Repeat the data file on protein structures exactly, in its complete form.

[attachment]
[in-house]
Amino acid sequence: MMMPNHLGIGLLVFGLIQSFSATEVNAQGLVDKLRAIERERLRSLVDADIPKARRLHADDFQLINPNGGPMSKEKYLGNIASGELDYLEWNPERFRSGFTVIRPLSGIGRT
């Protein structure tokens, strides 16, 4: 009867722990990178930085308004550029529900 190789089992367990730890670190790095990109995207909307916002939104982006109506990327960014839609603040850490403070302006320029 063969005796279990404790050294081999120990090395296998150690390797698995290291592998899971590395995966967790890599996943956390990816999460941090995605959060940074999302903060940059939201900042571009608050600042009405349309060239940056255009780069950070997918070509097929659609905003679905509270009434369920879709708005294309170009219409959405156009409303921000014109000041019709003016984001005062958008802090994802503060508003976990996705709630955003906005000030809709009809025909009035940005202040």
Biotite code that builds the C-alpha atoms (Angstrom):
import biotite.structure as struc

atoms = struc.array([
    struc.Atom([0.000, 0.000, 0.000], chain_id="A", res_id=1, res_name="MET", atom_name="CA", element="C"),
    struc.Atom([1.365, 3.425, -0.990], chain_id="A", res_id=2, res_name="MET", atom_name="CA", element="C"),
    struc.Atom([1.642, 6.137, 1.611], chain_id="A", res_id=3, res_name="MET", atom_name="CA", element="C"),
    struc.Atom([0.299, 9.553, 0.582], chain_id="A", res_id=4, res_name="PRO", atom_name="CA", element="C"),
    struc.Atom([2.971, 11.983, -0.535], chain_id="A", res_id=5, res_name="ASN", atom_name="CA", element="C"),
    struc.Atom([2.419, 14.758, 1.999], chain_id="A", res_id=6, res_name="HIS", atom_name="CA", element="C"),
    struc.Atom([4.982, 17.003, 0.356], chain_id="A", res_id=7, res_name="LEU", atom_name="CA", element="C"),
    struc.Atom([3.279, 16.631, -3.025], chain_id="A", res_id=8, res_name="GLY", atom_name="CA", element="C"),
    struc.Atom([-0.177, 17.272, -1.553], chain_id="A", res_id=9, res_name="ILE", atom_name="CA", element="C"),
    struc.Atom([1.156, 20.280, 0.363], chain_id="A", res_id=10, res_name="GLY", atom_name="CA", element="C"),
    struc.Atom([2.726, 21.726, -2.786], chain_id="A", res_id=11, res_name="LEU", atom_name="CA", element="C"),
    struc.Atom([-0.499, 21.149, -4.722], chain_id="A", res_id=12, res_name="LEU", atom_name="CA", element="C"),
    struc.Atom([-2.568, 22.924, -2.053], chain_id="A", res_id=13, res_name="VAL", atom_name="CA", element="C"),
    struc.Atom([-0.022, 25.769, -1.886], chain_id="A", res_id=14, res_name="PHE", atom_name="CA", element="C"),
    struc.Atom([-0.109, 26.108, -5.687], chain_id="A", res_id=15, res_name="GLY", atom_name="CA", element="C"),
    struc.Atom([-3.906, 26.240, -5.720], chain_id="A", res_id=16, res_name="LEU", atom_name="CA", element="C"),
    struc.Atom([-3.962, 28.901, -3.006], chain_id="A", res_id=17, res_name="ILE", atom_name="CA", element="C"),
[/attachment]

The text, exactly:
[in-house]
Amino acid sequence: MMMPNHLGIGLLVFGLIQSFSATEVNAQGLVDKLRAIERERLRSLVDADIPKARRLHADDFQLINPNGGPMSKEKYLGNIASGELDYLEWNPERFRSGFTVIRPLSGIGRT
């Protein structure tokens, strides 16, 4: 009867722990990178930085308004550029529900 190789089992367990730890670190790095990109995207909307916002939104982006109506990327960014839609603040850490403070302006320029 063969005796279990404790050294081999120990090395296998150690390797698995290291592998899971590395995966967790890599996943956390990816999460941090995605959060940074999302903060940059939201900042571009608050600042009405349309060239940056255009780069950070997918070509097929659609905003679905509270009434369920879709708005294309170009219409959405156009409303921000014109000041019709003016984001005062958008802090994802503060508003976990996705709630955003906005000030809709009809025909009035940005202040």
Biotite code that builds the C-alpha atoms (Angstrom):
import biotite.structure as struc

atoms = struc.array([
    struc.Atom([0.000, 0.000, 0.000], chain_id="A", res_id=1, res_name="MET", atom_name="CA", element="C"),
    struc.Atom([1.365, 3.425, -0.990], chain_id="A", res_id=2, res_name="MET", atom_name="CA", element="C"),
    struc.Atom([1.642, 6.137, 1.611], chain_id="A", res_id=3, res_name="MET", atom_name="CA", element="C"),
    struc.Atom([0.299, 9.553, 0.582], chain_id="A", res_id=4, res_name="PRO", atom_name="CA", element="C"),
    struc.Atom([2.971, 11.983, -0.535], chain_id="A", res_id=5, res_name="ASN", atom_name="CA", element="C"),
    struc.Atom([2.419, 14.758, 1.999], chain_id="A", res_id=6, res_name="HIS", atom_name="CA", element="C"),
    struc.Atom([4.982, 17.003, 0.356], chain_id="A", res_id=7, res_name="LEU", atom_name="CA", element="C"),
    struc.Atom([3.279, 16.631, -3.025], chain_id="A", res_id=8, res_name="GLY", atom_name="CA", element="C"),
    struc.Atom([-0.177, 17.272, -1.553], chain_id="A", res_id=9, res_name="ILE", atom_name="CA", element="C"),
    struc.Atom([1.156, 20.280, 0.363], chain_id="A", res_id=10, res_name="GLY", atom_name="CA", element="C"),
    struc.Atom([2.726, 21.726, -2.786], chain_id="A", res_id=11, res_name="LEU", atom_name="CA", element="C"),
    struc.Atom([-0.499, 21.149, -4.722], chain_id="A", res_id=12, res_name="LEU", atom_name="CA", element="C"),
    struc.Atom([-2.568, 22.924, -2.053], chain_id="A", res_id=13, res_name="VAL", atom_name="CA", element="C"),
    struc.Atom([-0.022, 25.769, -1.886], chain_id="A", res_id=14, res_name="PHE", atom_name="CA", element="C"),
    struc.Atom([-0.109, 26.108, -5.687], chain_id="A", res_id=15, res_name="GLY", atom_name="CA", element="C"),
    struc.Atom([-3.906, 26.240, -5.720], chain_id="A", res_id=16, res_name="LEU", atom_name="CA", element="C"),
    struc.Atom([-3.962, 28.901, -3.006], chain_id="A", res_id=17, res_name="ILE", atom_name="CA", element="C"),